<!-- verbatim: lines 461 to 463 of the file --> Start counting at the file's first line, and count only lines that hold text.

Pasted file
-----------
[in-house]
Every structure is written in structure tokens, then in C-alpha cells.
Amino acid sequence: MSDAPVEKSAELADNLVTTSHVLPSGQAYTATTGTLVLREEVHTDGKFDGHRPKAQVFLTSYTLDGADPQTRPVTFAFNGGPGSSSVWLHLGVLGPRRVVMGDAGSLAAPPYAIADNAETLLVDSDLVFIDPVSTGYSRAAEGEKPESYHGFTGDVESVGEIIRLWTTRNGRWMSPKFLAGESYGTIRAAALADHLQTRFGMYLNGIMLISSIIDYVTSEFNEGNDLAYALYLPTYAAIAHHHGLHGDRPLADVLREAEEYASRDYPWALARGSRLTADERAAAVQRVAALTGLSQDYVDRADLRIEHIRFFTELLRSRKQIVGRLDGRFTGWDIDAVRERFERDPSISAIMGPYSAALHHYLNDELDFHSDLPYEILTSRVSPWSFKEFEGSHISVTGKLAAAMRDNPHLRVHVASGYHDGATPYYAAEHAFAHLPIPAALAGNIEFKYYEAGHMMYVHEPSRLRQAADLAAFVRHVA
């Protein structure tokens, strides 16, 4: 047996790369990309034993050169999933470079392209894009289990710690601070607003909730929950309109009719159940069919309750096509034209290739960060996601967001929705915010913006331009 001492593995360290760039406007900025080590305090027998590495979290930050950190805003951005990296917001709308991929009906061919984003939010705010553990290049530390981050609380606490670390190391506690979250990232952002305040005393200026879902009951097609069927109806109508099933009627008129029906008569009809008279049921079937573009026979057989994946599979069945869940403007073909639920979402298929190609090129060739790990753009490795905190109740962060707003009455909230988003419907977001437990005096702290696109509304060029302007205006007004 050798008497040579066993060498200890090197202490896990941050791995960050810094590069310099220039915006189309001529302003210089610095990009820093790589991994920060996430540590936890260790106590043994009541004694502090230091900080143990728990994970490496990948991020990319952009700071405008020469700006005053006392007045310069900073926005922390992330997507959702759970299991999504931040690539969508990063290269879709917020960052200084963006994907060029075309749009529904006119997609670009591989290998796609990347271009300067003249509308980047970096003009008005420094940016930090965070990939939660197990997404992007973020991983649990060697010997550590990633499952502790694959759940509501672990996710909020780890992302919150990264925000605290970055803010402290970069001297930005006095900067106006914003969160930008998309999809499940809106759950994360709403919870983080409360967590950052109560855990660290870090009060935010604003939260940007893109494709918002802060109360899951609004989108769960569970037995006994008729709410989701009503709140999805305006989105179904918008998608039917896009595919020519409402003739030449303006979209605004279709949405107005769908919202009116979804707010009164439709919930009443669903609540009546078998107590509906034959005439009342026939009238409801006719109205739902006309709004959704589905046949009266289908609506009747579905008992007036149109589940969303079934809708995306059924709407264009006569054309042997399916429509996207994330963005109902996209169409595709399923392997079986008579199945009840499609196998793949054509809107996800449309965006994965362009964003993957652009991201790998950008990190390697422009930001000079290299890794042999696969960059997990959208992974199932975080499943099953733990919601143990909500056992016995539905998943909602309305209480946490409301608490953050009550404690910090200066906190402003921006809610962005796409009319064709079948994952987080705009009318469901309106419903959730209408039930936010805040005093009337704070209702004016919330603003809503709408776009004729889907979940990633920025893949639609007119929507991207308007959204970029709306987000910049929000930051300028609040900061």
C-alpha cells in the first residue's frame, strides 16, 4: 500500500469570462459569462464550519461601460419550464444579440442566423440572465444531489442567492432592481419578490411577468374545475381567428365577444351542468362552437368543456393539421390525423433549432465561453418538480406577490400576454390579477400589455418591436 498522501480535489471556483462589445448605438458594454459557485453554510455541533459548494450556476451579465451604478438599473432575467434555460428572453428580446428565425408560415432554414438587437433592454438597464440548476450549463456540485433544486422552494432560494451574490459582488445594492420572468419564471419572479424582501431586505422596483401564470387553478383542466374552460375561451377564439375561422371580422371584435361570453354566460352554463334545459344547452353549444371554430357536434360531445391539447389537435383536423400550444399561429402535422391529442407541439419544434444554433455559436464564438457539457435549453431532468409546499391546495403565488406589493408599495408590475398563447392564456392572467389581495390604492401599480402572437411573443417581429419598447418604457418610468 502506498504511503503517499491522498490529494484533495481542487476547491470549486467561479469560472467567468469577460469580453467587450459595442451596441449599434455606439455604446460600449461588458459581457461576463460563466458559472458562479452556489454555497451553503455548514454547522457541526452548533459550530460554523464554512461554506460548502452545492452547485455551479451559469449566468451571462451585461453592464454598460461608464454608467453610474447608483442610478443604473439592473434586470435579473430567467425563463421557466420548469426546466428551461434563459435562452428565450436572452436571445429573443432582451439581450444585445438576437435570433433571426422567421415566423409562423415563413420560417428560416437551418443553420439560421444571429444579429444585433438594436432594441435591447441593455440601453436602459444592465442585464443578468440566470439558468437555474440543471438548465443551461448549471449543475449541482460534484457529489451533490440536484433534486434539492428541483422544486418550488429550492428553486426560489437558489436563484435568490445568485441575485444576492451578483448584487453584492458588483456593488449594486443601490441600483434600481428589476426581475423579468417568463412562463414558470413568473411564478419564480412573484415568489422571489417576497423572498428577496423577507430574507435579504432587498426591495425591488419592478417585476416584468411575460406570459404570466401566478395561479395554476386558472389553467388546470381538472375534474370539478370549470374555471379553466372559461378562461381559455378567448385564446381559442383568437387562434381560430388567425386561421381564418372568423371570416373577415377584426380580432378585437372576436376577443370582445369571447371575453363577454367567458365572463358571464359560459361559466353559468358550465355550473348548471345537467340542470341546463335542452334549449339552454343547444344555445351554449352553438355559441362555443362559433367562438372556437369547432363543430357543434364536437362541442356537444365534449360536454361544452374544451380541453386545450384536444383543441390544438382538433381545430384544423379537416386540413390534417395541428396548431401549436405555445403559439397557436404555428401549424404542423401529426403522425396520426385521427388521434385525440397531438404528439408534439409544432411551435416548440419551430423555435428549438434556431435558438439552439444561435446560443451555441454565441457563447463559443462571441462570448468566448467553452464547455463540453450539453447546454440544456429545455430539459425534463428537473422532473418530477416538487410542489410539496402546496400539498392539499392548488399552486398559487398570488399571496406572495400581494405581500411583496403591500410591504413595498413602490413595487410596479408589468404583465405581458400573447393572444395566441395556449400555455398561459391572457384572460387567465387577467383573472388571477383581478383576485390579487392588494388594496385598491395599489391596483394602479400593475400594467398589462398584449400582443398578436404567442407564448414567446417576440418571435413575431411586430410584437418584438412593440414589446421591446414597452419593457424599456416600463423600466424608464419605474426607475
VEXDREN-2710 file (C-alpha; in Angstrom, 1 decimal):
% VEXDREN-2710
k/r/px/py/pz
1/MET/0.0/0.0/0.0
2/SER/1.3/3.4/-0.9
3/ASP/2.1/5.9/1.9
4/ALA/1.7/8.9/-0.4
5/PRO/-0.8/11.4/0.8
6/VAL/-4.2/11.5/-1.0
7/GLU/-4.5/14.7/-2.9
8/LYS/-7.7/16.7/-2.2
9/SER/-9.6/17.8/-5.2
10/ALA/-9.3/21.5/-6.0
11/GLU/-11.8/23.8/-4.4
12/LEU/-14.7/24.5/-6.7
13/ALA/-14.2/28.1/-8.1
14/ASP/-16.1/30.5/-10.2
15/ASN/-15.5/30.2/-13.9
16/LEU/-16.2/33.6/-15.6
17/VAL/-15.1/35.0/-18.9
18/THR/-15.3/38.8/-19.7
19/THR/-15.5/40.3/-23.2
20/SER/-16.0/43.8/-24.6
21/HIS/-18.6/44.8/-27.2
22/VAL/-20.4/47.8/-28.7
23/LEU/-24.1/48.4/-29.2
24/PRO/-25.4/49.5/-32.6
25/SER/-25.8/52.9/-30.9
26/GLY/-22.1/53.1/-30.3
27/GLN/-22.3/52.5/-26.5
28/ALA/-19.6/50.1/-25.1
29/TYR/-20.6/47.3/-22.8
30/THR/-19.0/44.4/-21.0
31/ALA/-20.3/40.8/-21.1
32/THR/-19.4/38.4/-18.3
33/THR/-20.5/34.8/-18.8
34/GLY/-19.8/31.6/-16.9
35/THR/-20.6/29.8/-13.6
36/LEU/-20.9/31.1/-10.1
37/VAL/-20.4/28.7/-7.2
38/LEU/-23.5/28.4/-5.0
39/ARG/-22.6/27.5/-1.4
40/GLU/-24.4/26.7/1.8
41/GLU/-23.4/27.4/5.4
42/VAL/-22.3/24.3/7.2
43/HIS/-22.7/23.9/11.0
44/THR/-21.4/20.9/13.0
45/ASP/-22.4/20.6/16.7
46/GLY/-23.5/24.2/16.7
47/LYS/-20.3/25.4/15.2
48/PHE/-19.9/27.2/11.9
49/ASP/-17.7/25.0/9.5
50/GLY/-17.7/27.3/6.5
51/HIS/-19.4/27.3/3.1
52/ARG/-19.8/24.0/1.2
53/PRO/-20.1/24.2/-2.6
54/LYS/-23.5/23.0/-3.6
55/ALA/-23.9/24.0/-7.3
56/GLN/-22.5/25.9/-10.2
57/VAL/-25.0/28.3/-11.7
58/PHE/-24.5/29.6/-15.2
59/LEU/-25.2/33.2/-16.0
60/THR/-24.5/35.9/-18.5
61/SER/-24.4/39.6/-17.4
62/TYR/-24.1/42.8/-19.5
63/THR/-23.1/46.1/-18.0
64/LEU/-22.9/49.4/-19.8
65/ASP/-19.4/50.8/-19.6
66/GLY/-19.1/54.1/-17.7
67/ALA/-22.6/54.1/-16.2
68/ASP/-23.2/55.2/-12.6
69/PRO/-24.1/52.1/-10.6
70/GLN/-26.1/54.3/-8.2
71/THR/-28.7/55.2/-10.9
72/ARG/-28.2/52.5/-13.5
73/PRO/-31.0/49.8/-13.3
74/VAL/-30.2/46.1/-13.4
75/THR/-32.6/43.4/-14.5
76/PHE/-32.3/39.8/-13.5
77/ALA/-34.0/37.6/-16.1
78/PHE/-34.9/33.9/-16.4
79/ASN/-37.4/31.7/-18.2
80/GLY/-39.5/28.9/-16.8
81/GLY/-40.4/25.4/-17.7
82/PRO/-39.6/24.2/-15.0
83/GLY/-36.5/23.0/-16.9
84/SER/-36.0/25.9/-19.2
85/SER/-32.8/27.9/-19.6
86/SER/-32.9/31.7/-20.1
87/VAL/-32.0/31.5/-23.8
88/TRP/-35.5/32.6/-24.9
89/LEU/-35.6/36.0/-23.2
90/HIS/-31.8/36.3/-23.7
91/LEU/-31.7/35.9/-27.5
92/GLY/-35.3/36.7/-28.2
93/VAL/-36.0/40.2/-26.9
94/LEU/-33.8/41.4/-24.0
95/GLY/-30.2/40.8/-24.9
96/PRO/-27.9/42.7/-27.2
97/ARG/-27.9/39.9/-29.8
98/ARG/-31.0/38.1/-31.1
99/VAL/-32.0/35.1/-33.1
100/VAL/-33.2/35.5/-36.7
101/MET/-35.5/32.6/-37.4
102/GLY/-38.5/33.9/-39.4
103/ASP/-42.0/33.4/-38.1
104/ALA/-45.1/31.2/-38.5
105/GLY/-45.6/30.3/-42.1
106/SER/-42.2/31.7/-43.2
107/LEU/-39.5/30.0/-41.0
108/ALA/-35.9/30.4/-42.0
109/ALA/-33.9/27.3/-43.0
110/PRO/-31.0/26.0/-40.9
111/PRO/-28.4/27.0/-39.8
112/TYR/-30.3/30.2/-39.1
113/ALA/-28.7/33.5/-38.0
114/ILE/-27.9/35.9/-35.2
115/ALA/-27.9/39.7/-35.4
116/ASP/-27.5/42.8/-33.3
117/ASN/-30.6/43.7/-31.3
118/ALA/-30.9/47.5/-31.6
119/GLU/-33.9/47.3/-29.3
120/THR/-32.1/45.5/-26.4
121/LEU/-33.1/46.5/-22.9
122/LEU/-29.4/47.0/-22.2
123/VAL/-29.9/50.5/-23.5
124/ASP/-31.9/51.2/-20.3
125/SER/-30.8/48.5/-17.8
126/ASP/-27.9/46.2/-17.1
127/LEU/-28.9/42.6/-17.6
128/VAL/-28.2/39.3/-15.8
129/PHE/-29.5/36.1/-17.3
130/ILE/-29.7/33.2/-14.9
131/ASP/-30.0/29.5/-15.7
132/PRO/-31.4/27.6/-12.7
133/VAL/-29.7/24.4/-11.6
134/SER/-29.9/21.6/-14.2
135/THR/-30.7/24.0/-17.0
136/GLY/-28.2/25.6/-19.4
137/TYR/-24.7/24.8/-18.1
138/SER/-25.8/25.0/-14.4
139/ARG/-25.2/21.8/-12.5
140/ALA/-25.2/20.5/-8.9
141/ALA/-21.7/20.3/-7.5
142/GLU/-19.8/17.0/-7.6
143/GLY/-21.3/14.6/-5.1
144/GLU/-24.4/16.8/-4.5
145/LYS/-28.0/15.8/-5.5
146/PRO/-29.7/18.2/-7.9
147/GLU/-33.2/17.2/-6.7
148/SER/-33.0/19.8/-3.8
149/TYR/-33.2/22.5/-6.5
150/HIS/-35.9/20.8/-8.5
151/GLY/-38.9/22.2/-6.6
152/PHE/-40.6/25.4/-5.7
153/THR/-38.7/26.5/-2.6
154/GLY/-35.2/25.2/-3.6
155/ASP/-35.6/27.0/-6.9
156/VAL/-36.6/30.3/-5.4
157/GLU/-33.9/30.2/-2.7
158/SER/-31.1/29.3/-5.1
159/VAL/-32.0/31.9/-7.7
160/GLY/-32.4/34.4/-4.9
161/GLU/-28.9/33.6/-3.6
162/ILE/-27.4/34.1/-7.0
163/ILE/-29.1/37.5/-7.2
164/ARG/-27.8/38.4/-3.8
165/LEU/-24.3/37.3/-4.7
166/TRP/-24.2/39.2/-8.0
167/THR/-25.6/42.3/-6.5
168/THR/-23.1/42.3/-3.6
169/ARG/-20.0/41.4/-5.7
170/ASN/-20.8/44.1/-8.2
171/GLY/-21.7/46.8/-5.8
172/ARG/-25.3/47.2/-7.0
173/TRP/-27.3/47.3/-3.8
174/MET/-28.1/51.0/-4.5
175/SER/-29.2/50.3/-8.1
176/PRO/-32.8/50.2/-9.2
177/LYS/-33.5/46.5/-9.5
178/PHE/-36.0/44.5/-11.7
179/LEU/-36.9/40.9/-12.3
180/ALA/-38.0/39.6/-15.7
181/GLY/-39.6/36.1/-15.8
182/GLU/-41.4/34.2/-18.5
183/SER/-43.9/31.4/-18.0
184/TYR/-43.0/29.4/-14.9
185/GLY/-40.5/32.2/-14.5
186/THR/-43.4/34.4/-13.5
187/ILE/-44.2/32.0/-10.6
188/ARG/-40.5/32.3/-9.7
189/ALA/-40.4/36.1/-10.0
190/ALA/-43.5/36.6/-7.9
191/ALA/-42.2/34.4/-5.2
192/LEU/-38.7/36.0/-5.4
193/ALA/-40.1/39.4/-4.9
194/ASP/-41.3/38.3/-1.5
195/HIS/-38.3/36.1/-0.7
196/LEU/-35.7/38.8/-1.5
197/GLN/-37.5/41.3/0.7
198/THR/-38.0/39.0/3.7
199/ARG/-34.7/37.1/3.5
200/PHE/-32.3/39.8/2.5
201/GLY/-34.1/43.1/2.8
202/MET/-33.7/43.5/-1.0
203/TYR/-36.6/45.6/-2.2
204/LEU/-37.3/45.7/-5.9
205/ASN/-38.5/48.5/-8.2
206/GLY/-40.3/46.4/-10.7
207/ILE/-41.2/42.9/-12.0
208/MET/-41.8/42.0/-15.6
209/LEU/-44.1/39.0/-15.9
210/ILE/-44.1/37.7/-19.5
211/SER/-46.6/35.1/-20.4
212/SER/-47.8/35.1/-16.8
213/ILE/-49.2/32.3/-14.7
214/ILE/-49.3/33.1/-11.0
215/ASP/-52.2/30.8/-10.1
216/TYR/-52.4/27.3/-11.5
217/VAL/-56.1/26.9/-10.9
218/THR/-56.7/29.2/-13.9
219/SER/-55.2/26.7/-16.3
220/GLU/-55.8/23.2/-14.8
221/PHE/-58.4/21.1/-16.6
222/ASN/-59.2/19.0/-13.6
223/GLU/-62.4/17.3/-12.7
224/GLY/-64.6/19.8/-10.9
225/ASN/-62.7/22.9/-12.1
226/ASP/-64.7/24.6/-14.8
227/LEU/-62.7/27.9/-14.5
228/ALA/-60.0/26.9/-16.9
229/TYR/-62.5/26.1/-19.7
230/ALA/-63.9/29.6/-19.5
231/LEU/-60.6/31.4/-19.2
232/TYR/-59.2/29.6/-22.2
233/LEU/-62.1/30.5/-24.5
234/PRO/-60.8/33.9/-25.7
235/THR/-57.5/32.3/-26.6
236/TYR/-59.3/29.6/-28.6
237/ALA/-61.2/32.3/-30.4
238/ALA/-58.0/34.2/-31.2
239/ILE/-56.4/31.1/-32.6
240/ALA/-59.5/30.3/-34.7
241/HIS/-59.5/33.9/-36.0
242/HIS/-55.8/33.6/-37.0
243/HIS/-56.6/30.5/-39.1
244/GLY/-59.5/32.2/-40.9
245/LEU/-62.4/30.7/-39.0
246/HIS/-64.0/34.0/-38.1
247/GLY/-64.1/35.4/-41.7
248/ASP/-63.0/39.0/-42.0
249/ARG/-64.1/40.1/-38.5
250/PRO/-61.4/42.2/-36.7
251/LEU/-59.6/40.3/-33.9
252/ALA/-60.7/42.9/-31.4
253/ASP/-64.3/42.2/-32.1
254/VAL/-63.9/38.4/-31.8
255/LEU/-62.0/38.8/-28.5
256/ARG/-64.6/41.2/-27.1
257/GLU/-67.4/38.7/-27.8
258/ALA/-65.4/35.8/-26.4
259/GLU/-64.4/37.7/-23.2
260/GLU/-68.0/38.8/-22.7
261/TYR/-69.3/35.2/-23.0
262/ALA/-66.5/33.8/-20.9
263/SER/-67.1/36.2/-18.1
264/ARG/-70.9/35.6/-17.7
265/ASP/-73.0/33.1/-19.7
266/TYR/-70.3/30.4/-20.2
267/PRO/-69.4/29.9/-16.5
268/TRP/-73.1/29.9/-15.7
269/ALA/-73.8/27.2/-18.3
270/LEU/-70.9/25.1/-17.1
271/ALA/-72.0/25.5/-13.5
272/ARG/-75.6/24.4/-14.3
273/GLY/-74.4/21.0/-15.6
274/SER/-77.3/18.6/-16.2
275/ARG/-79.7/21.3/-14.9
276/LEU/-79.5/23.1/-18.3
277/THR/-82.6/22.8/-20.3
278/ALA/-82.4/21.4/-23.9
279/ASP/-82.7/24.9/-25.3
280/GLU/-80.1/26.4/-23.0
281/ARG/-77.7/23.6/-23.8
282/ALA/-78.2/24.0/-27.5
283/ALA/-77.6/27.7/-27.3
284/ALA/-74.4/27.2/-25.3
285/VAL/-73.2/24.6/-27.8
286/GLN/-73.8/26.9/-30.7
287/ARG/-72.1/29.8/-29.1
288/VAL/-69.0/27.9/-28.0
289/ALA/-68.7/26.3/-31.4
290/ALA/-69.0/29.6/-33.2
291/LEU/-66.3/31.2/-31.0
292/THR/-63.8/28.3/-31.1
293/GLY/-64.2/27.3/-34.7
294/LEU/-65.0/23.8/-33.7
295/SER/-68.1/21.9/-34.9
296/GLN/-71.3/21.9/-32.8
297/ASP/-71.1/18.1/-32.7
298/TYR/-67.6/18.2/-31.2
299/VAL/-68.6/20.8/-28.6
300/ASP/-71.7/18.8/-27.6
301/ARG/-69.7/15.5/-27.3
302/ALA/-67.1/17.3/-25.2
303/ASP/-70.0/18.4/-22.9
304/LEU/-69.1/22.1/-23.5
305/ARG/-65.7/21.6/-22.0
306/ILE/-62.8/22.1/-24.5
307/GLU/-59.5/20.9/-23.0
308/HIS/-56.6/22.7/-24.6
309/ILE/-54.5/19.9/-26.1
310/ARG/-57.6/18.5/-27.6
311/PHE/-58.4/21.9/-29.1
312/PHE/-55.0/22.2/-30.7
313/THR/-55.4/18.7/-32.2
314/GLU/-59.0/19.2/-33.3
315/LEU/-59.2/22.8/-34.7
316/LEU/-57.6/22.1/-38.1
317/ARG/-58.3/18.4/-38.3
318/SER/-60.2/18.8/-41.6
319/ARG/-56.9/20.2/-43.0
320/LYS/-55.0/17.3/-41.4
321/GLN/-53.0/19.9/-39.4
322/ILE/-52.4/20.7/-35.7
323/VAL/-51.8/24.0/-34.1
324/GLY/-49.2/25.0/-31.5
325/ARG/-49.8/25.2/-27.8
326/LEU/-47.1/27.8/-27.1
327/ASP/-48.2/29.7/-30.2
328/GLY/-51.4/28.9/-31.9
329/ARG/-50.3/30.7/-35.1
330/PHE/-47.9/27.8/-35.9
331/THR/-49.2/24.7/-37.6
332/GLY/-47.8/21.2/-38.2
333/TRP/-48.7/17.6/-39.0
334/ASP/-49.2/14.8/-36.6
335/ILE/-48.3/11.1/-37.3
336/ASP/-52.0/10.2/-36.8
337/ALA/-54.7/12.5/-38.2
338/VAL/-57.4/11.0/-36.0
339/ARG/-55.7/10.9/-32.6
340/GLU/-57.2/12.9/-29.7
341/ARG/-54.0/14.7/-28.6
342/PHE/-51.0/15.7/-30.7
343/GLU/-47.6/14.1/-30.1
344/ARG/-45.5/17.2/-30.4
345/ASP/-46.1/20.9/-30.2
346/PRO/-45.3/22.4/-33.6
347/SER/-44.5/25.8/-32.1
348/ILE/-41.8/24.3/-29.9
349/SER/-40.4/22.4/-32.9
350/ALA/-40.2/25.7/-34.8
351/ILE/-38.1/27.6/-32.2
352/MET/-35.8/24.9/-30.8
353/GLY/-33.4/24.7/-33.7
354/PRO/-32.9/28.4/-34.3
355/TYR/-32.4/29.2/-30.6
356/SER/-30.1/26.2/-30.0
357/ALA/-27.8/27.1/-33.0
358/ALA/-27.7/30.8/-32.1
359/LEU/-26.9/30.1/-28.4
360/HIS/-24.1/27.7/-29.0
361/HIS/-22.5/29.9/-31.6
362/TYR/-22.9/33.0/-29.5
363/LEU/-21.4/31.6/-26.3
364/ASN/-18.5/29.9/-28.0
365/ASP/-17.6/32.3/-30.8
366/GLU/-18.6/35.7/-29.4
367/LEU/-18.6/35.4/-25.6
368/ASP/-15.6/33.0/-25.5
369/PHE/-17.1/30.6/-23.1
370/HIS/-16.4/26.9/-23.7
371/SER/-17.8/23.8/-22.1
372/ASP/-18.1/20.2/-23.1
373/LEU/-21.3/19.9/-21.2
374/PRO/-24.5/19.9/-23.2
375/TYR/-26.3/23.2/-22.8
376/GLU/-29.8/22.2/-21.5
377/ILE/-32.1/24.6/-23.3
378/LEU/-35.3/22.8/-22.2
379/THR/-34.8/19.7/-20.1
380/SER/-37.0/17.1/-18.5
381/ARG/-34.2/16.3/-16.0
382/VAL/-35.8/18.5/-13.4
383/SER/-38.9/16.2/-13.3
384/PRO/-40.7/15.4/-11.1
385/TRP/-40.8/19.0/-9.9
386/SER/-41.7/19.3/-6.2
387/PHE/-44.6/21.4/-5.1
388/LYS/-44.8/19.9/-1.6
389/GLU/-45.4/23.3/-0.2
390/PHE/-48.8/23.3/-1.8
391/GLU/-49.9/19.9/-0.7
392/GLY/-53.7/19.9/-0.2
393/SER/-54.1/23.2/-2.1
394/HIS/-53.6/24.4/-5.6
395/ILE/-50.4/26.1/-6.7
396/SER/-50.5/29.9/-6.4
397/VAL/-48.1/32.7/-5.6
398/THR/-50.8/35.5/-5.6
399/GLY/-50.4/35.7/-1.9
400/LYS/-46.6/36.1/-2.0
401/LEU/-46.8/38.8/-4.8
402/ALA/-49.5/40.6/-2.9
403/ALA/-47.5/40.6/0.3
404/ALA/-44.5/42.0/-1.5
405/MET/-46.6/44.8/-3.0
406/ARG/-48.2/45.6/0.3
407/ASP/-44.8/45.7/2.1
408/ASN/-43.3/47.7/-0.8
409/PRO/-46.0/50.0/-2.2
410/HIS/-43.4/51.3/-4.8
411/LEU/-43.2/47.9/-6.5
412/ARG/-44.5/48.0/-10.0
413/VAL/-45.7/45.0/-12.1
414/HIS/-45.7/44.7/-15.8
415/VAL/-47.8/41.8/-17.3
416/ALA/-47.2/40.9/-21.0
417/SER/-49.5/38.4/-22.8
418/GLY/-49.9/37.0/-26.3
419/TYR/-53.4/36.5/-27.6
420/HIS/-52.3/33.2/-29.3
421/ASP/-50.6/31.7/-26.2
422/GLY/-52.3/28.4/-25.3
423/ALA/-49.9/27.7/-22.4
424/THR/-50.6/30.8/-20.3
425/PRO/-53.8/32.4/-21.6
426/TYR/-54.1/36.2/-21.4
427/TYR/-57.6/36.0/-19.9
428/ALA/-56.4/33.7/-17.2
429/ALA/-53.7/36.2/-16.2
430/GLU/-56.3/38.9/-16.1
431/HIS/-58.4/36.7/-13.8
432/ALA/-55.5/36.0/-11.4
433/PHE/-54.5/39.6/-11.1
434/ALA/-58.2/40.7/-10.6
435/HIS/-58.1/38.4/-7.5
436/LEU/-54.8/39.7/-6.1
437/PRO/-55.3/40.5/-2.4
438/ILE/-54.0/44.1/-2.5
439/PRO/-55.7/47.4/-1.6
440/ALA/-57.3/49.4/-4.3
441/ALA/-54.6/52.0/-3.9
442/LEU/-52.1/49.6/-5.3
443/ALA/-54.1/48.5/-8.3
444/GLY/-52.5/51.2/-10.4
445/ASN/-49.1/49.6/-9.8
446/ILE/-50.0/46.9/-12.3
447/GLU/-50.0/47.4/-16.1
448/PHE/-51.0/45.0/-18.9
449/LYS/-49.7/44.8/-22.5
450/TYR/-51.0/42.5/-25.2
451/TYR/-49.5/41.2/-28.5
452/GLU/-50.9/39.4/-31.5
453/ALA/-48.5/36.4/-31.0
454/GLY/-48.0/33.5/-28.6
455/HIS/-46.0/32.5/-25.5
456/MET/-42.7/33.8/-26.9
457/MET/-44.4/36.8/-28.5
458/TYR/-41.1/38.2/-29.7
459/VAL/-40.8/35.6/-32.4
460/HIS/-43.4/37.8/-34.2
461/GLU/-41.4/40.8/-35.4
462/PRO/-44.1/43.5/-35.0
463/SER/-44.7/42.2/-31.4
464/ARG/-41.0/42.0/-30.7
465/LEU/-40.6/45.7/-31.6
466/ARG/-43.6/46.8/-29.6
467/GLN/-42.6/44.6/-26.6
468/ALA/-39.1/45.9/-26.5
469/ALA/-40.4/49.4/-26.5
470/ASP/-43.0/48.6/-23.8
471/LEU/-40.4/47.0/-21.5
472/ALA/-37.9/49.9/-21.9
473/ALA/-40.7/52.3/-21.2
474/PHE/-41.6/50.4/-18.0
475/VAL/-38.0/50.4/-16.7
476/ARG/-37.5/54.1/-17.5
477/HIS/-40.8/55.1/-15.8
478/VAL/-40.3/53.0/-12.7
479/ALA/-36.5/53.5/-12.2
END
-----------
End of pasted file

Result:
453/ALA/-48.5/36.4/-31.0
454/GLY/-48.0/33.5/-28.6
455/HIS/-46.0/32.5/-25.5